80 1st St. New Haven, Connecticut 06519 - City PointThere has been a HUGE pile of junk on the curb in front of 80 First St. (between Howard & Greenwich Ave) for over a week. I figured they had scheduled a bulk pickup, but after seeing the mess there for over a week, it seems that a pickup has not been scheduled, or perhaps they thought they had done so, but actually didn't. Whatever. Needs to be removed.
90 Second St. New Haven, Connecticut 06519 - City PointWhen the Second St. dead-end was created to build the Betsy Ross School, it created a drainage nightmare. Although it has 2 storm-drains/catch-basins, massive amounts of debris pile up there after each major storm, such that in only ONE month the catch-basin grates are covered and there is a huge pile of trash, decomposed leaves, etc.
About 8 years ago I finally realized that it NEVER would be swept unless I raked the mess out the day before street-sweeping, set aside large branches and anything else too big for the sweeper, then spread the rest out with rake and shovel, up to the corner of Greenwich Ave., so it can be swept up. This requires the sweeper to go over it several times to get it all--which the driver of No. 115 did just now.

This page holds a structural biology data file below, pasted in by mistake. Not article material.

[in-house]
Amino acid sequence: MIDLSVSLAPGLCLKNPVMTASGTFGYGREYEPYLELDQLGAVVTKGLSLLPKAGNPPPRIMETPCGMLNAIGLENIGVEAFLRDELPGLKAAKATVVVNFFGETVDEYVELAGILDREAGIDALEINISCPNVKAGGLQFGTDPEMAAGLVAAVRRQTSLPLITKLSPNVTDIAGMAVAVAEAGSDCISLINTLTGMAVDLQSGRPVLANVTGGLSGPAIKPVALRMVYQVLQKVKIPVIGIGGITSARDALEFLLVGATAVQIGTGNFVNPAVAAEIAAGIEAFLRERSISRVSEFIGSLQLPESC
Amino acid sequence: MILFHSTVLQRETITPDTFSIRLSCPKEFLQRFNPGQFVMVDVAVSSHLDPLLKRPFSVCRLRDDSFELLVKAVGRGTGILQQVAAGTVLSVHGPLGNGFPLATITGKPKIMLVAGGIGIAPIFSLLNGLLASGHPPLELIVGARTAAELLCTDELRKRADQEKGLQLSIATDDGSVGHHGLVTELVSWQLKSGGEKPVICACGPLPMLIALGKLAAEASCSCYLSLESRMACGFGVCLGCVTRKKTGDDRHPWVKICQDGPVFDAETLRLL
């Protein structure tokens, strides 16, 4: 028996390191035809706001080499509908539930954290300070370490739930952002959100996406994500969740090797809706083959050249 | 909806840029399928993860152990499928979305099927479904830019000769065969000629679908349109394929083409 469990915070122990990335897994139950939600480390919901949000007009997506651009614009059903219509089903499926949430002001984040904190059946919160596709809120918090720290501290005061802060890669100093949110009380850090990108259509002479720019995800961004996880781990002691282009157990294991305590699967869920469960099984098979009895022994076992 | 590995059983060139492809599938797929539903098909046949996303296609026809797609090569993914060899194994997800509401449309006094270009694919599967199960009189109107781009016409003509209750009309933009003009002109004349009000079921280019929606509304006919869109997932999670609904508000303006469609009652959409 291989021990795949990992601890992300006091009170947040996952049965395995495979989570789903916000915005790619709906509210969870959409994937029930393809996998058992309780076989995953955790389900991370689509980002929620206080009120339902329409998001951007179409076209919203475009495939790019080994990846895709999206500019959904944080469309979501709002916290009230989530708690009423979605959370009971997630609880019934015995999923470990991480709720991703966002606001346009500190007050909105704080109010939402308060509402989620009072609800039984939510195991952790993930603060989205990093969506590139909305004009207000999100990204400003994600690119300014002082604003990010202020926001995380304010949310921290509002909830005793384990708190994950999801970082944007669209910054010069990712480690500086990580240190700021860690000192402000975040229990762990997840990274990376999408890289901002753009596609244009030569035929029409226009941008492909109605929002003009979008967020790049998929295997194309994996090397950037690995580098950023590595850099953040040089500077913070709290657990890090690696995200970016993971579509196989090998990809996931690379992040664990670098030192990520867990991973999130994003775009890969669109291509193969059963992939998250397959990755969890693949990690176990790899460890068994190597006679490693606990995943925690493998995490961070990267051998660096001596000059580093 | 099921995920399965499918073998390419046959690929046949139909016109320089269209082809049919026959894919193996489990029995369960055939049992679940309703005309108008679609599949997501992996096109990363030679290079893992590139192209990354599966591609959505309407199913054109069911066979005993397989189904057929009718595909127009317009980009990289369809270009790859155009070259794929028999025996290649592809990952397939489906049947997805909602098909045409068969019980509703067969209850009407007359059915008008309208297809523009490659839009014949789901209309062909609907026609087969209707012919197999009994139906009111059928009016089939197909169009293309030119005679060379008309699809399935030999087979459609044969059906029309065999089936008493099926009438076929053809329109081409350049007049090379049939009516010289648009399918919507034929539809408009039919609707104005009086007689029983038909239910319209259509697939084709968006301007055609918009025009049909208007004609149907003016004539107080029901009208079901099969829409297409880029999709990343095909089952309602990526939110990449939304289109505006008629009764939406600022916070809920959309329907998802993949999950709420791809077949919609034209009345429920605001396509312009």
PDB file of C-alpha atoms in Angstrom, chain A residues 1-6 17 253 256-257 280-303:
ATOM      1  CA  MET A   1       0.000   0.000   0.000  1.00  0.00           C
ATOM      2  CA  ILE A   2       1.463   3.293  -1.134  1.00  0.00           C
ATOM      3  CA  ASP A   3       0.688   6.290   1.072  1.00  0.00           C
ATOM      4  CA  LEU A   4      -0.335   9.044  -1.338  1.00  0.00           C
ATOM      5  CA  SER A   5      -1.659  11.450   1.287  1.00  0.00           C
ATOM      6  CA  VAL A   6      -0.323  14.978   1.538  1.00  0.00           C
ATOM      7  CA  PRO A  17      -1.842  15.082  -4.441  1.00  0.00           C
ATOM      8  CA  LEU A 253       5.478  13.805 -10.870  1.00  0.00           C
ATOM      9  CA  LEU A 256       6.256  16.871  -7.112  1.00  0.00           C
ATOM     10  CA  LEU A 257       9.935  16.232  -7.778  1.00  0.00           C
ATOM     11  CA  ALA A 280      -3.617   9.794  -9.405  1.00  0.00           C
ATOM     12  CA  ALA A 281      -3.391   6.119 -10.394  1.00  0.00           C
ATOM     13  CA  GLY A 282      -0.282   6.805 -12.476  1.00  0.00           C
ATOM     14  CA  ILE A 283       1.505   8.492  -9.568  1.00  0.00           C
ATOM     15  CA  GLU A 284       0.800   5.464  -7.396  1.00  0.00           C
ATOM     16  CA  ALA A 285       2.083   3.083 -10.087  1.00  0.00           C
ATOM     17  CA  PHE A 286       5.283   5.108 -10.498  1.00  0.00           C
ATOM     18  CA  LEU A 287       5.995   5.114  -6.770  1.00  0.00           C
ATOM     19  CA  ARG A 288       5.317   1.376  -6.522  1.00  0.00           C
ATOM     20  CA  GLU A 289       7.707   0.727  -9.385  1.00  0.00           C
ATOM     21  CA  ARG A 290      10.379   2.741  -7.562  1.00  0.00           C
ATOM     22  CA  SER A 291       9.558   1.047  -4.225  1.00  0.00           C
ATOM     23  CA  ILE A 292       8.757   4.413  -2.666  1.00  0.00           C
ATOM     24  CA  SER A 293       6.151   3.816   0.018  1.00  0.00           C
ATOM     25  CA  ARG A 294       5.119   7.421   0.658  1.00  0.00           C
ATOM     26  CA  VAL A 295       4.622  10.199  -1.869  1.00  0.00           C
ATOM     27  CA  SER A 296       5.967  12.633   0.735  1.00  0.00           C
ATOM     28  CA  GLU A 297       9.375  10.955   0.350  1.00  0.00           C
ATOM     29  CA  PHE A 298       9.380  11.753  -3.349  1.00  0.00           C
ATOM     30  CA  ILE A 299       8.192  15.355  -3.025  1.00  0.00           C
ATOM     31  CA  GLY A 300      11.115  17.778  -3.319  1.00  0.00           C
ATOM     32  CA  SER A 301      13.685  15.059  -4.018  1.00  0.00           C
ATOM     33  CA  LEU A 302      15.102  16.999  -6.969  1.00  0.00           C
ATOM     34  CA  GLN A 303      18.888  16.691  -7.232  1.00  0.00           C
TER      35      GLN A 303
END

422 Greenwich Ave New Haven, Connecticut 06519 - City PointThanks to the NEIGHBORS who spearheaded the effort to get THREE speedbumps installed on Greenwich Ave! And thank you, City of #NHV for FINALLY listening to taxpayers and installing them.
This was a grassroots effort by several folks who live on Greenwich Ave. For their privacy, I’m not mentioning names, but all of us who live on or near Greenwich Ave. thank you!
(Speedbump pictured is between Second & Third Streets.)